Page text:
MIAMI, Dec. 12 (UPI) -- U.S. Internet security pioneer John McAfee flew from Guatemala to Miami Wednesday and was escorted to customs by federal officials, an airport spokesman said.
Miami International Airport Communication Director Greg Chin said McAfee's name was called immediately upon landing and federal officials escorted the 67-year-old off the aircraft, though it wasn't clear if they wanted to question him or if they were there to help him avoid the media, ABC News reported.
A Guatemalan judge earlier Wednesday ordered McAfee's release from a detention center, his attorney said.
"They took me out of my cell and put me on a freaking airplane," McAfee told ABC News. "I had no choice in the matter," he said, adding Guatemalan authorities had been "nice" to him.
"It was the most gracious expulsion I've ever experienced. Compared to my past two wives that expelled me this isn't a terrible trip," he said.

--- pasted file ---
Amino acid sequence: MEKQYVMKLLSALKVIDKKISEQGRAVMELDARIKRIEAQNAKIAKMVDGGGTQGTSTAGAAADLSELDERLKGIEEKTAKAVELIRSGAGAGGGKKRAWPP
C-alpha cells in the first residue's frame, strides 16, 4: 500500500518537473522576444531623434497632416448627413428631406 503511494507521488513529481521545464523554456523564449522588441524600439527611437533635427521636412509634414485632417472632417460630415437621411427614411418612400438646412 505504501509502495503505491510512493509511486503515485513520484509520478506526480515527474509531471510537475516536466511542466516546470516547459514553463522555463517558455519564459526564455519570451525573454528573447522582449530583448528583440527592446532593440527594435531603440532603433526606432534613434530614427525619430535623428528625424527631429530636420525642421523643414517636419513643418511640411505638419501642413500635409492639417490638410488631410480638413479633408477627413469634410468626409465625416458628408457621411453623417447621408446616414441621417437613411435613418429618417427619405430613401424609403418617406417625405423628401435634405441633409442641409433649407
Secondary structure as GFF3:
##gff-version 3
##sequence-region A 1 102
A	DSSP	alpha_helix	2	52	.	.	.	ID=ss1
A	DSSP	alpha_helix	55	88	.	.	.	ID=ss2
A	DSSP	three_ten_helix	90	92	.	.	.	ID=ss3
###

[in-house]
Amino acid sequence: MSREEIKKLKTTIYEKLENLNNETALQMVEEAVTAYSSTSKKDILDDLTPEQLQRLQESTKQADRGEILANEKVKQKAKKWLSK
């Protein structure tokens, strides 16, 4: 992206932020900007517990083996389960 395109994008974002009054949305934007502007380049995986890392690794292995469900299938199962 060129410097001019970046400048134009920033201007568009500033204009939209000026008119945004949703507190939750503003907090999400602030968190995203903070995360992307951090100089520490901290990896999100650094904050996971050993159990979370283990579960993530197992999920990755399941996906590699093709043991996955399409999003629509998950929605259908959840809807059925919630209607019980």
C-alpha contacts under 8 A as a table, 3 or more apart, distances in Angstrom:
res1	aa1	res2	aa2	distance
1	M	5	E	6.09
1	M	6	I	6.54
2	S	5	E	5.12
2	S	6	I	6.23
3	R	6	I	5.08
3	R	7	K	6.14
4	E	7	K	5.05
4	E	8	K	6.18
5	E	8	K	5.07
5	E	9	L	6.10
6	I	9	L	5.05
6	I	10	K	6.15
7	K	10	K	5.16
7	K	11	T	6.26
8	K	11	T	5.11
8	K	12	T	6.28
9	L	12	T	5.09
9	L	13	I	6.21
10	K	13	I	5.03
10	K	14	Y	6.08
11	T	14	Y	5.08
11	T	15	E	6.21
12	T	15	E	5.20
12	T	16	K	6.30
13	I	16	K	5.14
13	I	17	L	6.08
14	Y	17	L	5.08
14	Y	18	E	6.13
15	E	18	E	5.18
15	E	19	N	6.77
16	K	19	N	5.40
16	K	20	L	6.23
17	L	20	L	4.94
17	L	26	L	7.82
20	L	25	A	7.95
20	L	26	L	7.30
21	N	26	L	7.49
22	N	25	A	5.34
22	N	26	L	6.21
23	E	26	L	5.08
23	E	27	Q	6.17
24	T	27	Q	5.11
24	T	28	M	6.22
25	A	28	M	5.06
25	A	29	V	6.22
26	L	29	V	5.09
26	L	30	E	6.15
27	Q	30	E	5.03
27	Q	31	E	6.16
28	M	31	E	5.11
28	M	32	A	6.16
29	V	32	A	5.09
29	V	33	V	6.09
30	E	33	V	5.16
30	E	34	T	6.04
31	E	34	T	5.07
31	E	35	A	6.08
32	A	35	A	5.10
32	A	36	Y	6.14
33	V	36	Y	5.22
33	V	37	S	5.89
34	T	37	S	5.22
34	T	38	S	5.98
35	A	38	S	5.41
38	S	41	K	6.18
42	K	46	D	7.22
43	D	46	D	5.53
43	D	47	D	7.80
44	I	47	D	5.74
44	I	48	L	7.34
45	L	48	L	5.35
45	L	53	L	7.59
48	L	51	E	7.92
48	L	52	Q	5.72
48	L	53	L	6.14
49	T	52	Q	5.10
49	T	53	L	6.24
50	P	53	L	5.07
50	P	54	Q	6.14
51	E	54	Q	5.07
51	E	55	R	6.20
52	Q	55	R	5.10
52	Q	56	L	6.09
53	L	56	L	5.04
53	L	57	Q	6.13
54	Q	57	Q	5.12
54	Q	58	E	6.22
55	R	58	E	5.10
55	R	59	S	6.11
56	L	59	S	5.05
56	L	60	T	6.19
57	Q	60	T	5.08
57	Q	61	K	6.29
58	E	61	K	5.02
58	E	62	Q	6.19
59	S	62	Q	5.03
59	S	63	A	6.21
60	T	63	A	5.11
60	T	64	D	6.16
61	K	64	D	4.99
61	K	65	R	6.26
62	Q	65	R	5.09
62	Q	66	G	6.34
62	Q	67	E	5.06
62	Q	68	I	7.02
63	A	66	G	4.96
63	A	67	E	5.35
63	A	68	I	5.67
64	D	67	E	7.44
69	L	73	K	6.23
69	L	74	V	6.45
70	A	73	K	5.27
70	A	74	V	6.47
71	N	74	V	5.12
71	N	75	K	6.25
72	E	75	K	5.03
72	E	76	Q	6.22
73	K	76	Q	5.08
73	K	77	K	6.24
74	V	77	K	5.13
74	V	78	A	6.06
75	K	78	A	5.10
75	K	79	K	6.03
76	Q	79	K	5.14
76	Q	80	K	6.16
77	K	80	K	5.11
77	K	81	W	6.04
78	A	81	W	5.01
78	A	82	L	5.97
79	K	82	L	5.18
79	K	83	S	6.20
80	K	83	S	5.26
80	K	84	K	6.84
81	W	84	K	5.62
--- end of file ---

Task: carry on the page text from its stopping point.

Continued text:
Attorney Telesforo Guerra told the Los Angeles Times the expulsion was a "victory because the government wanted to send him back to Belize. With this kind of resolution, they cannot do it."
McAfee was arrested last week after officials said he entered Guatemala illegally to try to avoid Belize police who named him a "person of interest" in the fatal November shooting of his neighbor, U.S. businessman Gregory Faull.
Guerra said Guatemalan law states someone entering the country illegally has 10 days to establish immigration status.
"There is no crime in coming without any visa," he said. "If there's not any crime, the immigration office has to release him."
Belize police said they only want to question McAfee about Faull's death. McAfee has said he believes he will be killed if captured by Belize officials.
Raphael Martinez, a Belize Police Department spokesman, earlier told the Times he hoped the "good working relationship" Belize has with the United States helps the police in the investigation.
"If he goes back to America," Martinez had said, "it would be totally on the onus of the American people whether they want to bring a closure to what has been happening in Belize."